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Re: Senter 2006, Confuciusornis, and humeral mobility



Scott,

When you examined Confuciusornis glenoids, how high could the humeri
elevate before disarticulating?

I ask because if it's only maybe 10 degrees above horizontal that is
pretty constrained, but if it's 50 degrees that may allow for takeoff from
the ground. Starlings can do it with just 50 degrees, and they have
notoriously high wing loading. Maybe Confuciusornis could do it from (wild
guess) 45 degrees with their much lower wing loading but much less derived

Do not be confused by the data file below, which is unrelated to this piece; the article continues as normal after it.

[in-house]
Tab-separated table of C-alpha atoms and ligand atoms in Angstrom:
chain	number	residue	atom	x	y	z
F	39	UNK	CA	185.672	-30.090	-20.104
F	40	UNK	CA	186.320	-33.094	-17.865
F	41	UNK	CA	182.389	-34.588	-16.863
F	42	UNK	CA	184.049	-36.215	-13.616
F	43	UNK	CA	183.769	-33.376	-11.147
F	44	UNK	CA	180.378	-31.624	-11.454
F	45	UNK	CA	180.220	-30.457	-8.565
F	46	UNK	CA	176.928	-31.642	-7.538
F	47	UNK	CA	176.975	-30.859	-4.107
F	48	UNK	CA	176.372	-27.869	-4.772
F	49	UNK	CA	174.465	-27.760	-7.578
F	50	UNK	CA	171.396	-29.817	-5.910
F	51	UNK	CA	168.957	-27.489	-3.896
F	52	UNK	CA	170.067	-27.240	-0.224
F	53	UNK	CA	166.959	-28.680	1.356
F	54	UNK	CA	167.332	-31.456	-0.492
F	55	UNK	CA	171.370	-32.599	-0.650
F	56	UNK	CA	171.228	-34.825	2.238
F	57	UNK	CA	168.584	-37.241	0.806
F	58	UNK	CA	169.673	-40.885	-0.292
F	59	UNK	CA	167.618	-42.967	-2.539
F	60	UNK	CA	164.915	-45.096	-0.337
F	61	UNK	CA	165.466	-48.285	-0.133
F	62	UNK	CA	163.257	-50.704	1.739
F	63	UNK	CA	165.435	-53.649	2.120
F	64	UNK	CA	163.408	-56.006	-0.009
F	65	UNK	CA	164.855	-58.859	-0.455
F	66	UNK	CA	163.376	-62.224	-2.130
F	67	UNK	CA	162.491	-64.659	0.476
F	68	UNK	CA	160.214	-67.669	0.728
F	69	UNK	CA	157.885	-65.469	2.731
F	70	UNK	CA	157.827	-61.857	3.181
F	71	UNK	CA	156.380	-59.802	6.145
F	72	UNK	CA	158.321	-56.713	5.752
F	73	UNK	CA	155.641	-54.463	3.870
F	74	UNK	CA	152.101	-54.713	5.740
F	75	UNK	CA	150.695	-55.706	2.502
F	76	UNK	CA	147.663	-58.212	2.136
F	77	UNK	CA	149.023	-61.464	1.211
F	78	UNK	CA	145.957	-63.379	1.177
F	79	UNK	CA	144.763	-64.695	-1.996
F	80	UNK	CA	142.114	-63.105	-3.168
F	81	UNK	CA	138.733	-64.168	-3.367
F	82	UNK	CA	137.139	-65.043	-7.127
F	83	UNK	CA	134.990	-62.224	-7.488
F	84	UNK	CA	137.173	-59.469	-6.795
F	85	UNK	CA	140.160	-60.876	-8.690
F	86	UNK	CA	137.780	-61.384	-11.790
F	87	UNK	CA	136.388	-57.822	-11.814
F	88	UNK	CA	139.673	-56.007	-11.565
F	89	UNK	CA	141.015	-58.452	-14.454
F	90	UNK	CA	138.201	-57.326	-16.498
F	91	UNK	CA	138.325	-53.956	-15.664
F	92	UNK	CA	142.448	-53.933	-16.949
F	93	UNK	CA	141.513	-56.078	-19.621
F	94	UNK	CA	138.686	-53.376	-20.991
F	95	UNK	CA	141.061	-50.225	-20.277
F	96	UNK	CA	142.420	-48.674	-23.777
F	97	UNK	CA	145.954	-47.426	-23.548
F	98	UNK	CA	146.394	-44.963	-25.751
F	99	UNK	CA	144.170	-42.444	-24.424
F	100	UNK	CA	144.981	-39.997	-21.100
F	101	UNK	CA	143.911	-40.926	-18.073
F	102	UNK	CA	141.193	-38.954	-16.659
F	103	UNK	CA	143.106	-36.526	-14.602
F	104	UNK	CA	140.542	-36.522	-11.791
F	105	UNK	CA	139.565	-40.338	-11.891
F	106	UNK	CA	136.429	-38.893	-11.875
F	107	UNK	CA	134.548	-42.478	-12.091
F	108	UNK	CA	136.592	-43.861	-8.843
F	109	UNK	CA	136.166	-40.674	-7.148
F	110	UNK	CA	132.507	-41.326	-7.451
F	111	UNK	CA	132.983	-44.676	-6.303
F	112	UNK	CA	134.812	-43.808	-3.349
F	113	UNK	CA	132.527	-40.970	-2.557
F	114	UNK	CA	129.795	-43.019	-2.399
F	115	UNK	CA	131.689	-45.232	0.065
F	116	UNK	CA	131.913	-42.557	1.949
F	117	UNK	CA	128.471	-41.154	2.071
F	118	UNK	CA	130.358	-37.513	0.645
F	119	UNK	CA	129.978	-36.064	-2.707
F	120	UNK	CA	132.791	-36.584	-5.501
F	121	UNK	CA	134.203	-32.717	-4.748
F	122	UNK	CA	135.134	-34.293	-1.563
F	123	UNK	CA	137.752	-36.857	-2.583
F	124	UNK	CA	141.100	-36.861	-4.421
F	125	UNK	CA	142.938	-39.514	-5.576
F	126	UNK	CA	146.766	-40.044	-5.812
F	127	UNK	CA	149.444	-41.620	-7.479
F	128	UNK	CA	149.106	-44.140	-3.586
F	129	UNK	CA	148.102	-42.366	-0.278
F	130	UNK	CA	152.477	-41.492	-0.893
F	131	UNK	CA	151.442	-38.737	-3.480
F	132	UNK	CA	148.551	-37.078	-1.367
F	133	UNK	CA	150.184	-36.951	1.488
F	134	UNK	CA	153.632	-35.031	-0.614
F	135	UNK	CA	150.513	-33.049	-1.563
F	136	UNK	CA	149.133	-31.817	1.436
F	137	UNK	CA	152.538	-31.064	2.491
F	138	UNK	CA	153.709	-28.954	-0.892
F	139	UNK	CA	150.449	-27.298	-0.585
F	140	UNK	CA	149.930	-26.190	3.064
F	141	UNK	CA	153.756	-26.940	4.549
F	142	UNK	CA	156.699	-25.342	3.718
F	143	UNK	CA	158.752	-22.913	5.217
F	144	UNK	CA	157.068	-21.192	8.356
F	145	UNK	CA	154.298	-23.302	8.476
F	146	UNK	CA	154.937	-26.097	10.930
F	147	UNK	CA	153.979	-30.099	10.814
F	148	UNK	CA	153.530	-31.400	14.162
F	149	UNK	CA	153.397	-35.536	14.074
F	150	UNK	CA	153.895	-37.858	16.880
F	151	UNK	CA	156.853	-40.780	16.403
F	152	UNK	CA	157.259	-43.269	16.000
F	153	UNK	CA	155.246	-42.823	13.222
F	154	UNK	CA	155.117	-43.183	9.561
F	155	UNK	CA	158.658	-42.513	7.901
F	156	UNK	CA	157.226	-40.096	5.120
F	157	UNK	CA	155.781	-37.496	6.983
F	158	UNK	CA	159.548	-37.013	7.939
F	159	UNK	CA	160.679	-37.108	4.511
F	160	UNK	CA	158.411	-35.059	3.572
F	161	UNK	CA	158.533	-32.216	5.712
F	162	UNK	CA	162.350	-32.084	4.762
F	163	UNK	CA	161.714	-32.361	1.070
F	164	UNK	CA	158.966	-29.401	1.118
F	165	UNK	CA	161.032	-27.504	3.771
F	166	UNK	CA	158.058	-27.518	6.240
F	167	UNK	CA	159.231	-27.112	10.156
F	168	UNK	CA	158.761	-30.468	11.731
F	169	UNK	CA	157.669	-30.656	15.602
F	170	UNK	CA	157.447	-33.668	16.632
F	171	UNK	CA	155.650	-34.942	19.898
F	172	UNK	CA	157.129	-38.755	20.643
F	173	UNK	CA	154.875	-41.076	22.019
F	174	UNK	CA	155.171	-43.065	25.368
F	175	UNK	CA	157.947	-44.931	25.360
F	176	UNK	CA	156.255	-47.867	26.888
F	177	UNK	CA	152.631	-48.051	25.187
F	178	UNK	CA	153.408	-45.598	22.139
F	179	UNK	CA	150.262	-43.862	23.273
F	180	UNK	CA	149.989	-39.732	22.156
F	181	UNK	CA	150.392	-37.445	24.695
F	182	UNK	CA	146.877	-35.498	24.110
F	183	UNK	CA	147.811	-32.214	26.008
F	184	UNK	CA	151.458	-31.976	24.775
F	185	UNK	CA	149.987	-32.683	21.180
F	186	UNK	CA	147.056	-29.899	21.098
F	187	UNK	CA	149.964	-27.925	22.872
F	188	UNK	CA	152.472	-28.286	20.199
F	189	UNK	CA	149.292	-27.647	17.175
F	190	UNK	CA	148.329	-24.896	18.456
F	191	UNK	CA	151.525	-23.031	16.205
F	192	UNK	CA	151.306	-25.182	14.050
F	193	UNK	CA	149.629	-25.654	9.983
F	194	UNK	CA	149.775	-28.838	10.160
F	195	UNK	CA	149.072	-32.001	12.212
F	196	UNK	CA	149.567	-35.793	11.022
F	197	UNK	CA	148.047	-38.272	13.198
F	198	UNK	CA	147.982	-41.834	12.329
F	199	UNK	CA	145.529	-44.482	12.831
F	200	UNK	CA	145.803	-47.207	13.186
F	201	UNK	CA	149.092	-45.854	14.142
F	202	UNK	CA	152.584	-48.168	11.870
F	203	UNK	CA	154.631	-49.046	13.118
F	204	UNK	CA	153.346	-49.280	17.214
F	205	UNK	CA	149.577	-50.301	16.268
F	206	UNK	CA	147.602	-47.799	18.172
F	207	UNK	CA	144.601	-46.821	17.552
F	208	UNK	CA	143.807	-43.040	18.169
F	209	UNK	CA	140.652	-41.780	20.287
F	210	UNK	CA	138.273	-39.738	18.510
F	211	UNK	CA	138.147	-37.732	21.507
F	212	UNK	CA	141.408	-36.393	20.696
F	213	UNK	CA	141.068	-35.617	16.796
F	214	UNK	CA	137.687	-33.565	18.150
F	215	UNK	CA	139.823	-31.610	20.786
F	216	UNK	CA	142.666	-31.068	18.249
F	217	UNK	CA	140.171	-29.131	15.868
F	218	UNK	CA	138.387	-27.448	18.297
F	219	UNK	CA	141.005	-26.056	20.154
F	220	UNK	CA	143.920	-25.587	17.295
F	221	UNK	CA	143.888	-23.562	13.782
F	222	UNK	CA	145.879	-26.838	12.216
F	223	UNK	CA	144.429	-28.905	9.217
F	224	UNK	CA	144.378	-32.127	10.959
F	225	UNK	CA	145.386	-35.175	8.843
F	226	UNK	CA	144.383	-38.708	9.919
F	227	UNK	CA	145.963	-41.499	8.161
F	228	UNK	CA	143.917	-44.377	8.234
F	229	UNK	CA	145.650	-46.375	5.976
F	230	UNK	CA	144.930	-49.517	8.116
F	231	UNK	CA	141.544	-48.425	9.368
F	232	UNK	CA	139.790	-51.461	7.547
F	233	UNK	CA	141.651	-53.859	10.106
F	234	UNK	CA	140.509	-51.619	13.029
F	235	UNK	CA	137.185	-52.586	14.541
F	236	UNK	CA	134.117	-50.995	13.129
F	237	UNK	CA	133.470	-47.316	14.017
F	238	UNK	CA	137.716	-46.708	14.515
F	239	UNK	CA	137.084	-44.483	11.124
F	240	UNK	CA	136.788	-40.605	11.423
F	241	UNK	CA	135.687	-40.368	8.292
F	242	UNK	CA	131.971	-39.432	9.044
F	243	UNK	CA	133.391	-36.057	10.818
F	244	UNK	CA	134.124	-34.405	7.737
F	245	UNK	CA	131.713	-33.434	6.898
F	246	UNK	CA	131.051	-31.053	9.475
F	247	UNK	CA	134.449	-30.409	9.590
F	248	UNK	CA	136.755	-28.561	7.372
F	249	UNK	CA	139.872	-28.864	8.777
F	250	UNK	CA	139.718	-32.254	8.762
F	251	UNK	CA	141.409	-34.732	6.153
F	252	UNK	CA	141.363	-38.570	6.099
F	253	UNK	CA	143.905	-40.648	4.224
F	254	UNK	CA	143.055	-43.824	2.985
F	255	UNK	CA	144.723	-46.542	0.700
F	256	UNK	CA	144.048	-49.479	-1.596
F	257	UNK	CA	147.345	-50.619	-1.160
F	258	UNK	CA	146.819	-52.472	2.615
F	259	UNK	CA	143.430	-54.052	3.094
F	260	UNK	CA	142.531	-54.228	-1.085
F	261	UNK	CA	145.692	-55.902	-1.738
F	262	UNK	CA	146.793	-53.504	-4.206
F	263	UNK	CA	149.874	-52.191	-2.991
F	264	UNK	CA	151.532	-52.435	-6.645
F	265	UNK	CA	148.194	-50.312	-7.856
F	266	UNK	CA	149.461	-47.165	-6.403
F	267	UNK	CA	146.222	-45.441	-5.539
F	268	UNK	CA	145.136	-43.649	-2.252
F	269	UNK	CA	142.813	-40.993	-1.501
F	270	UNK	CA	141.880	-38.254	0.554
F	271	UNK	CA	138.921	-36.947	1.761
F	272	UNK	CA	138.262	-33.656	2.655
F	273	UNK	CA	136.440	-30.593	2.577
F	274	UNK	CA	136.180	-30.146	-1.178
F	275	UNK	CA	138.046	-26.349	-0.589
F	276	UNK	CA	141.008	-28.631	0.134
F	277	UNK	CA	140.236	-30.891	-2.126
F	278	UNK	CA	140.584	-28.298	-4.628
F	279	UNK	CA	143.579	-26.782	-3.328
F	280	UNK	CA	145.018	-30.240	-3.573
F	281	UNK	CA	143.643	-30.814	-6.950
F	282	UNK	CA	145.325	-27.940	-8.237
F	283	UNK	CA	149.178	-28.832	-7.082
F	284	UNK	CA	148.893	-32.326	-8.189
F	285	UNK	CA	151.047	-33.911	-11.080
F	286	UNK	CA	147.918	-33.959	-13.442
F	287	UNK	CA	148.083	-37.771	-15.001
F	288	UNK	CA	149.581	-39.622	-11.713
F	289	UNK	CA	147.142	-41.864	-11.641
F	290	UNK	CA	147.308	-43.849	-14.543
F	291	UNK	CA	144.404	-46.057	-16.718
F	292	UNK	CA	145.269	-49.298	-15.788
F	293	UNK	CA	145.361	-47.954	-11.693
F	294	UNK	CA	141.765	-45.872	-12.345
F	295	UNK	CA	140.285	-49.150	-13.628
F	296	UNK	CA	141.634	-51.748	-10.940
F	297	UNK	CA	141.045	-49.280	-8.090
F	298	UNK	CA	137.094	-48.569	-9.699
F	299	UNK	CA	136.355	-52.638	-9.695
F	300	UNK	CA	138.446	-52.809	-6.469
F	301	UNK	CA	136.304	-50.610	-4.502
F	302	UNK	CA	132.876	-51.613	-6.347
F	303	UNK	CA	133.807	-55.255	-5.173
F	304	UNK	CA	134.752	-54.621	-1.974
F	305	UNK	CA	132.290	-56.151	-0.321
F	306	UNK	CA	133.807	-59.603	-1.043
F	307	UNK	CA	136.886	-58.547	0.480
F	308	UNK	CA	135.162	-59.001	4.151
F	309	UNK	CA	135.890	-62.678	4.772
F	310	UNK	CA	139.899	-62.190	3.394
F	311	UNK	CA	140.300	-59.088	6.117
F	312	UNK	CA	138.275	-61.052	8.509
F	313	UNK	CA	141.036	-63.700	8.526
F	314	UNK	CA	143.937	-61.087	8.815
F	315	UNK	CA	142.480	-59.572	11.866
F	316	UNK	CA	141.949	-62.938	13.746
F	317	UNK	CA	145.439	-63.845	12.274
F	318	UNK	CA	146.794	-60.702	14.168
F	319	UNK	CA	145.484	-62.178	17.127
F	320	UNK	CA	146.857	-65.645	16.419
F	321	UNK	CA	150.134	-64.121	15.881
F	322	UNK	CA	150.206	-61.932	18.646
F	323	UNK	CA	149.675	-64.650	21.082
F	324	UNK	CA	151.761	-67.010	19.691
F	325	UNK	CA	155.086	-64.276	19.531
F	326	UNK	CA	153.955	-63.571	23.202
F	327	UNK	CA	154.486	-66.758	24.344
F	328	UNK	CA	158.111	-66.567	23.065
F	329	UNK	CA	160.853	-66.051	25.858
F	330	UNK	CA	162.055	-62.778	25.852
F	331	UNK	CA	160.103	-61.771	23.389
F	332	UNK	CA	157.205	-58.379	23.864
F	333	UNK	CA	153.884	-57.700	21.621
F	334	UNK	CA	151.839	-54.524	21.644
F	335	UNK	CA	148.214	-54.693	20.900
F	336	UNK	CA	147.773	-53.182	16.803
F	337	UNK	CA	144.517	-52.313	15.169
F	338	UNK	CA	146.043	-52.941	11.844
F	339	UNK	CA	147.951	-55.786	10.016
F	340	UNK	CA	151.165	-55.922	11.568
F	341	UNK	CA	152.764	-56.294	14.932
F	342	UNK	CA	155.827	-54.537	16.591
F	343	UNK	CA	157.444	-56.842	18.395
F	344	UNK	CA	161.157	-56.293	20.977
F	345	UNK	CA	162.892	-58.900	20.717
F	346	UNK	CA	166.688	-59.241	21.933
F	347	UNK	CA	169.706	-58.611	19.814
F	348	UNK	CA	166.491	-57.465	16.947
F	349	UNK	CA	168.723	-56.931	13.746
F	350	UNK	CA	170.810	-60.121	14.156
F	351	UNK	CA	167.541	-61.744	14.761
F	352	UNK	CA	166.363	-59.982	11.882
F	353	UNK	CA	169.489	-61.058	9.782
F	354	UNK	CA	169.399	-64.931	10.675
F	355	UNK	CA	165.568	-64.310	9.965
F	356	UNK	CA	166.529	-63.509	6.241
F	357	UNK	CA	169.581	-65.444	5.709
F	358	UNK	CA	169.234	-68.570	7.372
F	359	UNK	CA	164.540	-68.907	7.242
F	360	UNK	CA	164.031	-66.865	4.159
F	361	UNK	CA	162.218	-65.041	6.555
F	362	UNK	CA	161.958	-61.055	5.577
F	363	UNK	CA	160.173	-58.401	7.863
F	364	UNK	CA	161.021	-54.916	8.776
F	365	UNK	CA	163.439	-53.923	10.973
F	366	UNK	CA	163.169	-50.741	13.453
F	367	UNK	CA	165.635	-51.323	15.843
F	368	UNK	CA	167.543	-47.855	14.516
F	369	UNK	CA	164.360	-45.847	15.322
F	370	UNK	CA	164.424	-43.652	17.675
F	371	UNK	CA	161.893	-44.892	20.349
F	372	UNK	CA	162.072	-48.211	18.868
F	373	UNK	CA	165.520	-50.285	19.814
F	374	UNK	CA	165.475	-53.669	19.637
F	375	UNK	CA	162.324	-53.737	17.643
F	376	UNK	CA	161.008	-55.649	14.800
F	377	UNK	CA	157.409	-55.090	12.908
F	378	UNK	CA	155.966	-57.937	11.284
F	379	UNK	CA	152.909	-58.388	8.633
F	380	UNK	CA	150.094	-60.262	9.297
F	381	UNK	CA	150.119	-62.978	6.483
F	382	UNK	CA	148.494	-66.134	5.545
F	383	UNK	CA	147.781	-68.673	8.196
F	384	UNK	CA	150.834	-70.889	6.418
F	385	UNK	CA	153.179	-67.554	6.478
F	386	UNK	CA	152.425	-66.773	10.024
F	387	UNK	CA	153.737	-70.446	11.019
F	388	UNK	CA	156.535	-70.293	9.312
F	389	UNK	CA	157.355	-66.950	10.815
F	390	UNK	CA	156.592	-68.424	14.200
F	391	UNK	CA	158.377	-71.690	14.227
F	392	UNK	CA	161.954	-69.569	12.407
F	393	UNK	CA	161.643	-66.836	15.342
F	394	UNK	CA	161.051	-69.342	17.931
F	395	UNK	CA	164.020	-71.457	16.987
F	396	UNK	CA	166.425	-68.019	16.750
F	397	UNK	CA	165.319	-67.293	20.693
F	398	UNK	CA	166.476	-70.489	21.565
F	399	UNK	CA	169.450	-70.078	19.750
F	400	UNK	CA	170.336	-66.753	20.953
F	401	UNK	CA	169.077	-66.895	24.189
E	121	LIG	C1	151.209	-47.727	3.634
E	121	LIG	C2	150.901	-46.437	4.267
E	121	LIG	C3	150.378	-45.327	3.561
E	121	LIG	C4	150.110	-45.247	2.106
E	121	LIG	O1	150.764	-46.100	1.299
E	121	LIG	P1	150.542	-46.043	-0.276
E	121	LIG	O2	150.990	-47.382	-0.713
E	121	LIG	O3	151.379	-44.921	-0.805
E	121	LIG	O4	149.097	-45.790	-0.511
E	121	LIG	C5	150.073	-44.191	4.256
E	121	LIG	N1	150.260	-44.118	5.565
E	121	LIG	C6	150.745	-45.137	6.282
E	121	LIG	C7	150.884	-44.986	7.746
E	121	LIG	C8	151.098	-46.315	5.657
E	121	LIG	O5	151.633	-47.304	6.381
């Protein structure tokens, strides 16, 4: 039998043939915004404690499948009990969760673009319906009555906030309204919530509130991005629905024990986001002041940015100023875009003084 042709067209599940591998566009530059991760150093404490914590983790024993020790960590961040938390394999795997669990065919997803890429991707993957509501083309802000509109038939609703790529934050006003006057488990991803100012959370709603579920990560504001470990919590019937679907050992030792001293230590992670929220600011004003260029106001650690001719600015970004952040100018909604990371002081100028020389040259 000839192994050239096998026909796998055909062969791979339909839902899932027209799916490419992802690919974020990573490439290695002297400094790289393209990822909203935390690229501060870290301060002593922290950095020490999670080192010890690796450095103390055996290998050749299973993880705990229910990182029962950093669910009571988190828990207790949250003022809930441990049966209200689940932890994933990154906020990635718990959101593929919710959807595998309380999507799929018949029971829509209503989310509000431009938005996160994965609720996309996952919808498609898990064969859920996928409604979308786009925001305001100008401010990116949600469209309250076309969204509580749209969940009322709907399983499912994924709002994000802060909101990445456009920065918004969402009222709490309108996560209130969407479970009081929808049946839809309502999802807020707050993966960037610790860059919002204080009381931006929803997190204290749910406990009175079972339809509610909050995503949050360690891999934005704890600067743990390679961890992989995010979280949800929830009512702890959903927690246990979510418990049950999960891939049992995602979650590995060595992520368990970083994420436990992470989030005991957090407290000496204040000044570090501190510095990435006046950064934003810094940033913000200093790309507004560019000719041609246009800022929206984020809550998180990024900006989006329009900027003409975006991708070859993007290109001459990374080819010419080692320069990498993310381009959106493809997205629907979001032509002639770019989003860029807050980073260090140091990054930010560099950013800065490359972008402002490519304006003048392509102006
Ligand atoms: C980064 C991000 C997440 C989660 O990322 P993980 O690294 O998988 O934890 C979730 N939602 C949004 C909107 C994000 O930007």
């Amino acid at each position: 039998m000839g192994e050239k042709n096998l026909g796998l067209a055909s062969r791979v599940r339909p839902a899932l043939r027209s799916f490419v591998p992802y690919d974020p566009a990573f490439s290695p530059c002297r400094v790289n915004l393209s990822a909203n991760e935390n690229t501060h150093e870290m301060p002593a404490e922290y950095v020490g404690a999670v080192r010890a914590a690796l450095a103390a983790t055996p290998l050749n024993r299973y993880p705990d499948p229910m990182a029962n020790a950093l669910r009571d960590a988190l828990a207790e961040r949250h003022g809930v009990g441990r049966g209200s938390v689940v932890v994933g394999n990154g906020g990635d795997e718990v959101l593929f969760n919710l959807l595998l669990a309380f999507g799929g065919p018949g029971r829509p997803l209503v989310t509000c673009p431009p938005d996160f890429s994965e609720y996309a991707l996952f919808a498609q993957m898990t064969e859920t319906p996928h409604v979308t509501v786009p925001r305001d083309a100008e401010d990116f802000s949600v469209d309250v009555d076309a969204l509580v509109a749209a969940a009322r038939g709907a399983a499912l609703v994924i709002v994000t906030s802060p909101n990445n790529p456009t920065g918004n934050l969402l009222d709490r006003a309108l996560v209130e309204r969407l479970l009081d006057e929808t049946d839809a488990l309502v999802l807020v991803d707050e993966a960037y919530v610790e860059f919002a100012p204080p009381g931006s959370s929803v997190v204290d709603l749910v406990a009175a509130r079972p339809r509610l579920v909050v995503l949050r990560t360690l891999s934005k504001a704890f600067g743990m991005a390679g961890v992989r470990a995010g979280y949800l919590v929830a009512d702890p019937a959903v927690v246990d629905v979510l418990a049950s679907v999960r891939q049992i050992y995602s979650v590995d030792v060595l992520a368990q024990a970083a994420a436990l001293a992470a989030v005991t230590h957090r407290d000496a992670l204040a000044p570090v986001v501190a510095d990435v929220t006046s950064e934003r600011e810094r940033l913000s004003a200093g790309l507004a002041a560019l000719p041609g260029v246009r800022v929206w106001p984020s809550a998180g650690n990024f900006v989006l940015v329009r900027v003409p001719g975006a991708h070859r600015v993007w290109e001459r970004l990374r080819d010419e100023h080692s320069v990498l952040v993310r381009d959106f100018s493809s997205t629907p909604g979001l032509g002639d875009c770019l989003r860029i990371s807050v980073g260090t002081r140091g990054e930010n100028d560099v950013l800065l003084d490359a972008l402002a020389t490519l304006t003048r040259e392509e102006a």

pectoral anatomy.

> The argument is not that the morphology has to be identical, it's that
> it has to be possible to elevate the humerus without disarticulating
> it from the glenoid.  Now if someone can establish that he's wrong
> (i.e. the humerus does not disarticulate when raised above horizontal)
> then you have a case.  Having looked at multiple specimens of the taxa
> in question I'm inclined to agree with Senter.
>